Halle/Schiff/Clein, Bridgewater Hall, Manchester
Wednesday 11 December 2002
Heinrich Schiff has become so closely associated with Lutoslawski's Cello Concerto that it was hard to believe he wasn't going to perform it himself. But no, the Hallé publicity was right – Schiff would conduct and his pupil and former BBC Young Musician of the Year, Natalie Clein, would grapple with this most intriguing of concertos.
She's a soloist who doesn't get in the way of the music. With an admirable directness and grave dignity, she approached the opening repeated Ds, whose hypnotic ticking gradually opens out to let in some spasmodic twitchings, some fleeting scurrying and some intermittent buzzing. Unfazed by the anarchic brass that bursts in upon this intimate exercise, Clein demonstrated the lyricism on which she's building a solid reputation, her instrument (a velvety-toned Strad on loan from Schiff himself) blossoming into a rich burnished voice. Threads became soaring melodies, fragments made textural sense. Whatever the scenario – political, emotional, philosophical, physical – this powerful music conjures up for each individual listener, it could not fail to make an impact. Not, at least, with such impassioned playing from Clein and the musicians of the Hallé Orchestra, nor with the space in which Schiff allowed the music to unfurl. The audience was mesmerised.
After the lofty grandeur of Beethoven's Coriolan Overture, in which the bear-like Schiff cut a defiant path between triumphalism and turmoil, and the sometimes unbearable combativeness of Lutoslawski's concerto, Tchaikovsky's Sixth Symphony was not calculated to relieve the tension. Selecting a remarkably slow tempo for the opening introduction, Schiff paced the work with absolute conviction and control, always leaving room for the melancholy woodwind to breathe, for the strings to shimmer wistfully in the limping waltz, and for the brass to add dark, rasping density to the whole spellbinding picture.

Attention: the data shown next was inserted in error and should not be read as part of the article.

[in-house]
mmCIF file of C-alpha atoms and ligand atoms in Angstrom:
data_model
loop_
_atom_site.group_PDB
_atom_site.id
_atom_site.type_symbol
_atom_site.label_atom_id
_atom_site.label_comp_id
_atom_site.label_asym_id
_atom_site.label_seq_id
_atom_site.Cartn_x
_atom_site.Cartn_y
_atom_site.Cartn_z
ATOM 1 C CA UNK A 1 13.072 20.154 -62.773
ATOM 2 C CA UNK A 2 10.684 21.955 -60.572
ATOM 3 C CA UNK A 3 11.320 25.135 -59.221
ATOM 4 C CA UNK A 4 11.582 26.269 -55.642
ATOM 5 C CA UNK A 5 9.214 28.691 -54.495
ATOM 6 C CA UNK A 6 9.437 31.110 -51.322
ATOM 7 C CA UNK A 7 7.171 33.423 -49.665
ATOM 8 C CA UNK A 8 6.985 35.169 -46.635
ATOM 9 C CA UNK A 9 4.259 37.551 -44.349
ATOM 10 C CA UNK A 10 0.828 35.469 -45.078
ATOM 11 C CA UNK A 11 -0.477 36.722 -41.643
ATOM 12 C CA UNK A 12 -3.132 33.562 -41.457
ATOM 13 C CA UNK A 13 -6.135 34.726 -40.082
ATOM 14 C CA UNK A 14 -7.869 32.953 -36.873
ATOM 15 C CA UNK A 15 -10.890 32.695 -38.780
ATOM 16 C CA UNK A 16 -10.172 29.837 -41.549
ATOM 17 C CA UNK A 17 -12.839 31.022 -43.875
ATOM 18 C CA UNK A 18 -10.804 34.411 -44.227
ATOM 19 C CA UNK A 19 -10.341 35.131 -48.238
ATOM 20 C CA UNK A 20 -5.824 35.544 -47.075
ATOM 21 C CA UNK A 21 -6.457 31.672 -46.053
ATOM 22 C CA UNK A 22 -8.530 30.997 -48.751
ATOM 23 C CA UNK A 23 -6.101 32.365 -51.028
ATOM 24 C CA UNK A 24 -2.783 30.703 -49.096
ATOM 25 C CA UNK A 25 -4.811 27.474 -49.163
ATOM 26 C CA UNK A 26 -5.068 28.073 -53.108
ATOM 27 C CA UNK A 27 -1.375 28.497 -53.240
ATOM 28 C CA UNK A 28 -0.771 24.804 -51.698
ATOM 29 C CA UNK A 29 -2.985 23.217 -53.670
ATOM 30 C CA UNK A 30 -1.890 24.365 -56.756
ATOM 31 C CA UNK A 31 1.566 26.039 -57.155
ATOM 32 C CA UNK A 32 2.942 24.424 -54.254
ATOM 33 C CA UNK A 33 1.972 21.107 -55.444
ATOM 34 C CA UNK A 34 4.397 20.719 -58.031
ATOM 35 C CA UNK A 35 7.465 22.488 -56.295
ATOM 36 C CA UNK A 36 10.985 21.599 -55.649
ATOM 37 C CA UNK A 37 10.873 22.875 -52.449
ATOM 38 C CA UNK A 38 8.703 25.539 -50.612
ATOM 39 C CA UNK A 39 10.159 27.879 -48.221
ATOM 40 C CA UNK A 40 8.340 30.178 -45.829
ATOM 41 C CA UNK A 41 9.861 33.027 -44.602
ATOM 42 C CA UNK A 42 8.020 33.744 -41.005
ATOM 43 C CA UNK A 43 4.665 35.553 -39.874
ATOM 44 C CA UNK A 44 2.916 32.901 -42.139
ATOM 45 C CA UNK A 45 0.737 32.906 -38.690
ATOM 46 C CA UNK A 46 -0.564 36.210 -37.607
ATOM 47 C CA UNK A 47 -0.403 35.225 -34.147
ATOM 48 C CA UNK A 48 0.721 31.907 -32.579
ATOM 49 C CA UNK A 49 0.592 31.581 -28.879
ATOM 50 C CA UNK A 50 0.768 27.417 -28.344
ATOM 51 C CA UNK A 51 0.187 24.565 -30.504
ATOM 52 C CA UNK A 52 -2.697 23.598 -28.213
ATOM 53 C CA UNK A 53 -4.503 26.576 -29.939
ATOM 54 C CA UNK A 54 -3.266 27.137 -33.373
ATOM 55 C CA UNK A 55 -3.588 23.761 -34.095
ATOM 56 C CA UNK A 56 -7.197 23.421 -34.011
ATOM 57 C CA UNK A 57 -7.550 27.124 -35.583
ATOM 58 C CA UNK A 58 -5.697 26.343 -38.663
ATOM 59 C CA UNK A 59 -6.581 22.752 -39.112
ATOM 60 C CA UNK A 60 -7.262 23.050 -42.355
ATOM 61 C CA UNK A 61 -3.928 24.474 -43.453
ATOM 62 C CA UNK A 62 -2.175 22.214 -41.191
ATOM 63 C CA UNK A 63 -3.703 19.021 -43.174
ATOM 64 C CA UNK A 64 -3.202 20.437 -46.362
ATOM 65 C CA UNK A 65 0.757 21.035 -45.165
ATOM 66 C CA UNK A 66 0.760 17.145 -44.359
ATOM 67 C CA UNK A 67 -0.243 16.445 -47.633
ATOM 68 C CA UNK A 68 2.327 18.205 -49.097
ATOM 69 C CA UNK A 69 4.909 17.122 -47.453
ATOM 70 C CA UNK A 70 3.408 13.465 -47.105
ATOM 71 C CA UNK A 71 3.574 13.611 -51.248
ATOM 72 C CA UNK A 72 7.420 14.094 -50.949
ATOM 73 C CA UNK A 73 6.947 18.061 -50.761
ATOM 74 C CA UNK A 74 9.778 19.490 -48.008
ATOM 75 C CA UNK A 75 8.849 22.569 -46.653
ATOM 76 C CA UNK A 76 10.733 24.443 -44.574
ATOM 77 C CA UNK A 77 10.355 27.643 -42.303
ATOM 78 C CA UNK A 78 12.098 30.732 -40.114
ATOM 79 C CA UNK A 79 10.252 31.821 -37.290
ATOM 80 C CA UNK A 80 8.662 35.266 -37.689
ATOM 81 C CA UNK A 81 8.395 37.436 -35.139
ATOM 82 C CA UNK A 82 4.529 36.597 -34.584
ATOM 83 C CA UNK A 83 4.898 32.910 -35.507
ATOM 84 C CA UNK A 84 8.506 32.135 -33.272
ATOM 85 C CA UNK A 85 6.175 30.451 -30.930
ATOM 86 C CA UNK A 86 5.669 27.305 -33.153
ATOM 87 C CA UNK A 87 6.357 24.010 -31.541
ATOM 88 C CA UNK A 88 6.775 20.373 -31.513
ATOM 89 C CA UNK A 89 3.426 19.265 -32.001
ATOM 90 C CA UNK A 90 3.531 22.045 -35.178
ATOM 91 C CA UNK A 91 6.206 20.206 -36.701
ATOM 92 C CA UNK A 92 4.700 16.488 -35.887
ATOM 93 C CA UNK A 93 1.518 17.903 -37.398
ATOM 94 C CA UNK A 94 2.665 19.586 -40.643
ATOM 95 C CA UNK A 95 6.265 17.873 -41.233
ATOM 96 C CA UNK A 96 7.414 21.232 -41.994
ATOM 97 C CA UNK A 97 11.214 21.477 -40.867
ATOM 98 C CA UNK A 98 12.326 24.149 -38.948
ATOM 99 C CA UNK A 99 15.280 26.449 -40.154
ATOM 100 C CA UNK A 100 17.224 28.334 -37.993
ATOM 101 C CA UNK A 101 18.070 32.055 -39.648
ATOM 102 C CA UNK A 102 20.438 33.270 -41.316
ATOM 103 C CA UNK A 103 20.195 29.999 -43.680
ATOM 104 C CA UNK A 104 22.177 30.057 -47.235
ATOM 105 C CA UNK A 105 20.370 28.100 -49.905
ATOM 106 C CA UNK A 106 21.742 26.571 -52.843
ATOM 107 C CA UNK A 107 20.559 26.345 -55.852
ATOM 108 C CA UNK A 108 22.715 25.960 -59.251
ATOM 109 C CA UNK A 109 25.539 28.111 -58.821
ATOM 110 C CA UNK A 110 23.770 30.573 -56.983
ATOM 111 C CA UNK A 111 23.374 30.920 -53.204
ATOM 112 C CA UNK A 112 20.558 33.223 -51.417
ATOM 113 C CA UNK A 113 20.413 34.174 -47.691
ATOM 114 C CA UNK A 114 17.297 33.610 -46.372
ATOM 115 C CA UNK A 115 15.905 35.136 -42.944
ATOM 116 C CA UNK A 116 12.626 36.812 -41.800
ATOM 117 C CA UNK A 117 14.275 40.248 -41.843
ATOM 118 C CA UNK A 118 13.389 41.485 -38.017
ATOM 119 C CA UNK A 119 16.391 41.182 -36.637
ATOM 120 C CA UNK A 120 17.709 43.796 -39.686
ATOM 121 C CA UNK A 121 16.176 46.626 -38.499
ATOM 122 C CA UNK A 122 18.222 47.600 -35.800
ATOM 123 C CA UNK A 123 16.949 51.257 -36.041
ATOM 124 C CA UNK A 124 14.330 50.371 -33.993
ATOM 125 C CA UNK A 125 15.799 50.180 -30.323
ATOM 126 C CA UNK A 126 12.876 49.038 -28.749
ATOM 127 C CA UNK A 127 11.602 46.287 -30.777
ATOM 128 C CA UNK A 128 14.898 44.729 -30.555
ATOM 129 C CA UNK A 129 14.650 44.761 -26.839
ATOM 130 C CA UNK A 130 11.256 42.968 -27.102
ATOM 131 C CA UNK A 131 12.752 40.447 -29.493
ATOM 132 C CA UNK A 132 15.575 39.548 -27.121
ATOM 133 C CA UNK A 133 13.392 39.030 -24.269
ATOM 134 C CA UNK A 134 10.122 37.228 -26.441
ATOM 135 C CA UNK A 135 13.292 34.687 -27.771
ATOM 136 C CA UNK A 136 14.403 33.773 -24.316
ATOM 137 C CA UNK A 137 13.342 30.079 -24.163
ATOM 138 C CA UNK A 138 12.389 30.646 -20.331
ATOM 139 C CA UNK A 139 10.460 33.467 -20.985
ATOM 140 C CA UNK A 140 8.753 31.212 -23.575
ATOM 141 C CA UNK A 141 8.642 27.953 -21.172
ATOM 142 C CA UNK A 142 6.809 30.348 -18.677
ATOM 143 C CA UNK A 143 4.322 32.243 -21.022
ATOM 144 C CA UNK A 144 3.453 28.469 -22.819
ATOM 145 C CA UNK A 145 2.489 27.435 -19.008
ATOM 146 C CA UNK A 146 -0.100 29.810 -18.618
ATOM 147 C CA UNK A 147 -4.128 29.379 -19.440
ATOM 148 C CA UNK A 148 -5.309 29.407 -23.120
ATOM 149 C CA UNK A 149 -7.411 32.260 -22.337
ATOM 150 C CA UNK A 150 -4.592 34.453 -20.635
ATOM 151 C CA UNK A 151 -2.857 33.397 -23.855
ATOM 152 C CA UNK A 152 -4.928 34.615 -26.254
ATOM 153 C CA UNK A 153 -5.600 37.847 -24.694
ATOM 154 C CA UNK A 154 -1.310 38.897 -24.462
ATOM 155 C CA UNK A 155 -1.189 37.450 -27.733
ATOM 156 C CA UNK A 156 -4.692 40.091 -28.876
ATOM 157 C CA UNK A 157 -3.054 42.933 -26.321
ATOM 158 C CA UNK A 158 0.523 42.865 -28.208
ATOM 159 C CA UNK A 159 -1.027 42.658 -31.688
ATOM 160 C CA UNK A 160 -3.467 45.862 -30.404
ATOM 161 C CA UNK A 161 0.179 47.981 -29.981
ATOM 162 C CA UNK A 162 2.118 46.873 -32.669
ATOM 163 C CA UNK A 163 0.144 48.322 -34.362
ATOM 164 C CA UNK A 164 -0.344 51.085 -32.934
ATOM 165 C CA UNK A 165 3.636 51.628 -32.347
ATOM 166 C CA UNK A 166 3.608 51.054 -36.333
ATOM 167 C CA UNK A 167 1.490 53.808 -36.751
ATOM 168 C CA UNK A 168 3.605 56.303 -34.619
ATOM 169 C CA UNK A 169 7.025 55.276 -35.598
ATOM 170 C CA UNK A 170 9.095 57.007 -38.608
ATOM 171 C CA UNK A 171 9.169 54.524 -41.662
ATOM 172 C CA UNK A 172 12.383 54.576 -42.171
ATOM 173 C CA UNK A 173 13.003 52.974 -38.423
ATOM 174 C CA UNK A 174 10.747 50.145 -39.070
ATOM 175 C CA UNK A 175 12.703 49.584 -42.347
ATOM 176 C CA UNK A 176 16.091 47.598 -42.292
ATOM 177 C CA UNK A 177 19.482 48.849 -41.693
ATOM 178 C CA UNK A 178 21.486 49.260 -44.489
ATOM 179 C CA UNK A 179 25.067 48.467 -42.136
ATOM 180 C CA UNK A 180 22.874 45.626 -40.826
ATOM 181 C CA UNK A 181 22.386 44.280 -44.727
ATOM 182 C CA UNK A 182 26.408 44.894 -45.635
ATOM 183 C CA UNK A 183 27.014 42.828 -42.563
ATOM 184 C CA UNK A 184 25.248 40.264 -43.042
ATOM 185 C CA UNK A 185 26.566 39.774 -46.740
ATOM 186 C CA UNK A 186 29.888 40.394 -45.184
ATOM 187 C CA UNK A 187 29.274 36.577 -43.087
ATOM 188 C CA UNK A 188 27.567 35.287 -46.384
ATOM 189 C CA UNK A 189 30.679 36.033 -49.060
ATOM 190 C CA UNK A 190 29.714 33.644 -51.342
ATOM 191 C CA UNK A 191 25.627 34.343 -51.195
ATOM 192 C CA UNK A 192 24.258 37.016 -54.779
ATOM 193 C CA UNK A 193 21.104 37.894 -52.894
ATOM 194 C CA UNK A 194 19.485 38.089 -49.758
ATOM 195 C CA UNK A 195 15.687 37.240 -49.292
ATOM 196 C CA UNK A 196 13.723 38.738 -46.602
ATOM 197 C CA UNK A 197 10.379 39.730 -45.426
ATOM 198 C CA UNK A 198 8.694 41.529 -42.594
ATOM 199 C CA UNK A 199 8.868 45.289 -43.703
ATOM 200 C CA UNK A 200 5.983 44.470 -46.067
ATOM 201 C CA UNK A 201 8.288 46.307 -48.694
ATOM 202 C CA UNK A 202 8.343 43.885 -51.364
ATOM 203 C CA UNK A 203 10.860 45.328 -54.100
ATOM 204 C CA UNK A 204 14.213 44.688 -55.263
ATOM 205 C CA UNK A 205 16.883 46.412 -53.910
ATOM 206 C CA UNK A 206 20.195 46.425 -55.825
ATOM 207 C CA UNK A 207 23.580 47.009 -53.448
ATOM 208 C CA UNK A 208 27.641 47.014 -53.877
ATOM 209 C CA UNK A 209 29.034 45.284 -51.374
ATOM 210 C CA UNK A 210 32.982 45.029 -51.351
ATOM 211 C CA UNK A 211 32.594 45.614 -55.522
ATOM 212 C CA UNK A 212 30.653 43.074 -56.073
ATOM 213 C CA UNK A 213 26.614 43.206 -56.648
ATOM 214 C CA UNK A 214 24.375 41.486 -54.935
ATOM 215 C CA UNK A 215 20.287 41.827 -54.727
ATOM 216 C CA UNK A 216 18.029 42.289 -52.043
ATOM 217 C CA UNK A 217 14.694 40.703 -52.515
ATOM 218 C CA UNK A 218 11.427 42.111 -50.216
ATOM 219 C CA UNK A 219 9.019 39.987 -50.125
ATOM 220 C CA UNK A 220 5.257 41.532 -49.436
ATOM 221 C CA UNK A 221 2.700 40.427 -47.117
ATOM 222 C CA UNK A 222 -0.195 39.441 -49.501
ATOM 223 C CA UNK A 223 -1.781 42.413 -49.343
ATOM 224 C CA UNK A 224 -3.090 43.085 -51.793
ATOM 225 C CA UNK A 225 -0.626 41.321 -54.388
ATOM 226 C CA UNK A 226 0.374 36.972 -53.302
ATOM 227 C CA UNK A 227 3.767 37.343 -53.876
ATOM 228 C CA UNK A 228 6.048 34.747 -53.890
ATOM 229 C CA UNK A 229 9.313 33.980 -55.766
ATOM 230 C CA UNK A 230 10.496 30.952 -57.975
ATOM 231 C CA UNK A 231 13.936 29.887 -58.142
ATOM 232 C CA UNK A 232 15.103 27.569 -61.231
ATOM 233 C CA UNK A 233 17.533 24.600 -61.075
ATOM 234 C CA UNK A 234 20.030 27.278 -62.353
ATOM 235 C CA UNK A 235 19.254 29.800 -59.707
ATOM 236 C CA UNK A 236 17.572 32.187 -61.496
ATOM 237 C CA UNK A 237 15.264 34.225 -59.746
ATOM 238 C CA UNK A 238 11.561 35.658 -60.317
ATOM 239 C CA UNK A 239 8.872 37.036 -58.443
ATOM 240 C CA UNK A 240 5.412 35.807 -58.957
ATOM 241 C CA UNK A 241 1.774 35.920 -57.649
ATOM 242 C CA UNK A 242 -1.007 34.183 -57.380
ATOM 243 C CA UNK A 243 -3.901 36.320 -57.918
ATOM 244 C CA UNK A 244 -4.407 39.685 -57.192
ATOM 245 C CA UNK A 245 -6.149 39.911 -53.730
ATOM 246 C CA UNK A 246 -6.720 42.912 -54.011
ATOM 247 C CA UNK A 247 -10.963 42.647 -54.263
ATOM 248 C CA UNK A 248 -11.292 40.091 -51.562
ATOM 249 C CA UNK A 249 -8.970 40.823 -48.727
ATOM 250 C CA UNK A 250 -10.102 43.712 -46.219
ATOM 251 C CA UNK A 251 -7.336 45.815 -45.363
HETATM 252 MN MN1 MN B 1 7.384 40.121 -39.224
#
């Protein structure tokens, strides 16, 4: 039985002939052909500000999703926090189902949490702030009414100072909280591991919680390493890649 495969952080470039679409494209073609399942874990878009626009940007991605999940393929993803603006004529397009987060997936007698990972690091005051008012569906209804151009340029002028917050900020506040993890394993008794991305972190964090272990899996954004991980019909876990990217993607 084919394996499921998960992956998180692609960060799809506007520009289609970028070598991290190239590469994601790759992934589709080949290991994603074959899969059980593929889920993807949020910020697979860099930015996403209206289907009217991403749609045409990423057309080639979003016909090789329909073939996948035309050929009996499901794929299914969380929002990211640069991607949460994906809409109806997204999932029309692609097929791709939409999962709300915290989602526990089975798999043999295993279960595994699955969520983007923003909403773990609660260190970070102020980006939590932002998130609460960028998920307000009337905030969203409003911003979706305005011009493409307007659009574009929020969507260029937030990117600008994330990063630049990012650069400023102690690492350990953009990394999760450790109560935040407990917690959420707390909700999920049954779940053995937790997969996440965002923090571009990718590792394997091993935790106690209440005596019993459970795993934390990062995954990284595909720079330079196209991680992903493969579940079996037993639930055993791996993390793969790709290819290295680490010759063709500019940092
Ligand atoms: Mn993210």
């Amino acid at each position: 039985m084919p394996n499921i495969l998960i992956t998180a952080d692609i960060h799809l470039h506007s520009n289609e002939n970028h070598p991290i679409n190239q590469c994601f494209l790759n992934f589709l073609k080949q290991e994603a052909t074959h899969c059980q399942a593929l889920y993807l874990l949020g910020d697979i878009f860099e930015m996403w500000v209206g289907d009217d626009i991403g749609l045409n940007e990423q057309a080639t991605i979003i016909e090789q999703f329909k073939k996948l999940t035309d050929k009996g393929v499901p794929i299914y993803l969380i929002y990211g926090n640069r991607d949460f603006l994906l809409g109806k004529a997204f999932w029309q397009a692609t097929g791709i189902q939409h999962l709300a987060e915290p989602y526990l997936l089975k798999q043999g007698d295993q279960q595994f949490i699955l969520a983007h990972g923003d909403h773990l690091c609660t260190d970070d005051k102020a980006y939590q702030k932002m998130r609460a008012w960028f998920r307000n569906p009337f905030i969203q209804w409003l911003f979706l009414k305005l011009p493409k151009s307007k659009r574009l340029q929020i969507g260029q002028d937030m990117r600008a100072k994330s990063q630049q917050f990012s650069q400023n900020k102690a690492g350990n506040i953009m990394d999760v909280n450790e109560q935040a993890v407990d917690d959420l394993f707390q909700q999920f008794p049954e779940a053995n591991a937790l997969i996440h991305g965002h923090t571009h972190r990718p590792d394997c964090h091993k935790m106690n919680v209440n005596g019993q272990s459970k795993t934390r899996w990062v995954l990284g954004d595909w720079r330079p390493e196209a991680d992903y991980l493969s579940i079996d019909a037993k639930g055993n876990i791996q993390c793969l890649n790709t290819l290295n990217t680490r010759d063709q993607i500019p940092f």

Schiff's Pathétique paints a picture of tragic inevitability, made more bearable in this performance by some beautiful clarinet playing and dark-hued bassoon sounds, cutting through the suffocating intensity of Tchaikovsky's string-writing. The sinisterly swaggering third movement march, nimbly executed at high speed, whirled maniacally before shuddering to an abrupt stop.
Scarcely pausing for breath, Schiff sank into the closing Adagio's opening string lament. This bleak finale, sombre even in its half-consolatory second theme, offered no solution – just a glimpse into the depths of despair. I confess to agreeing with those who hear in this music Tchaikovsky's own resigned acceptance of his tragic fate.
After giving gay film R-rating despite no sex or violencefilm
Arts & Ents blogs
- 1 'Alien thigh bone' on Mars: Excitement from alien hunters at 'evidence' of extraterrestrial life
- 2 West poised to join forces with President Assad in face of Islamic State
- 3 Mother fed her daughter tapeworms to make her skinny for pageant
- 4 Pamela Anderson rejects ice bucket challenge because of ALS experiments on animals: 'Mice had holes drilled into their skulls'
- 5 ALS ice bucket challenge co-founder Corey Griffin drowns, aged 27
Jeremy Clarkson 'sees no problem' with his racist language on Top Gear, says BBC
Lucy, film review: Scarlett Johansson will blow your mind in Luc Besson's complex thriller
Emmys look set to overhaul the Oscars as Hollywood’s prize draw
Miley Cyrus concert banned on morality grounds in the Dominican Republic
The Hateful Eight trailer: Teaser for Quentin Tarantino film leaks early
Richard Dawkins on babies with Down Syndrome: 'Abort it and try again – it would be immoral to bring it into the world'
Scottish independence: English people overwhelmingly want Scotland to stay in the UK
Isis threat: Cameron wants an alliance with Iran
Michael Brown shooting: Chaos erupts on the streets of Ferguson after autopsy shows teenager was shot six times – twice in the head
Disgusting, frustrating, but intriguing: how the country really feels about its politicians
Bin bag full of cats' heads discovered near Manchester's Curry Mile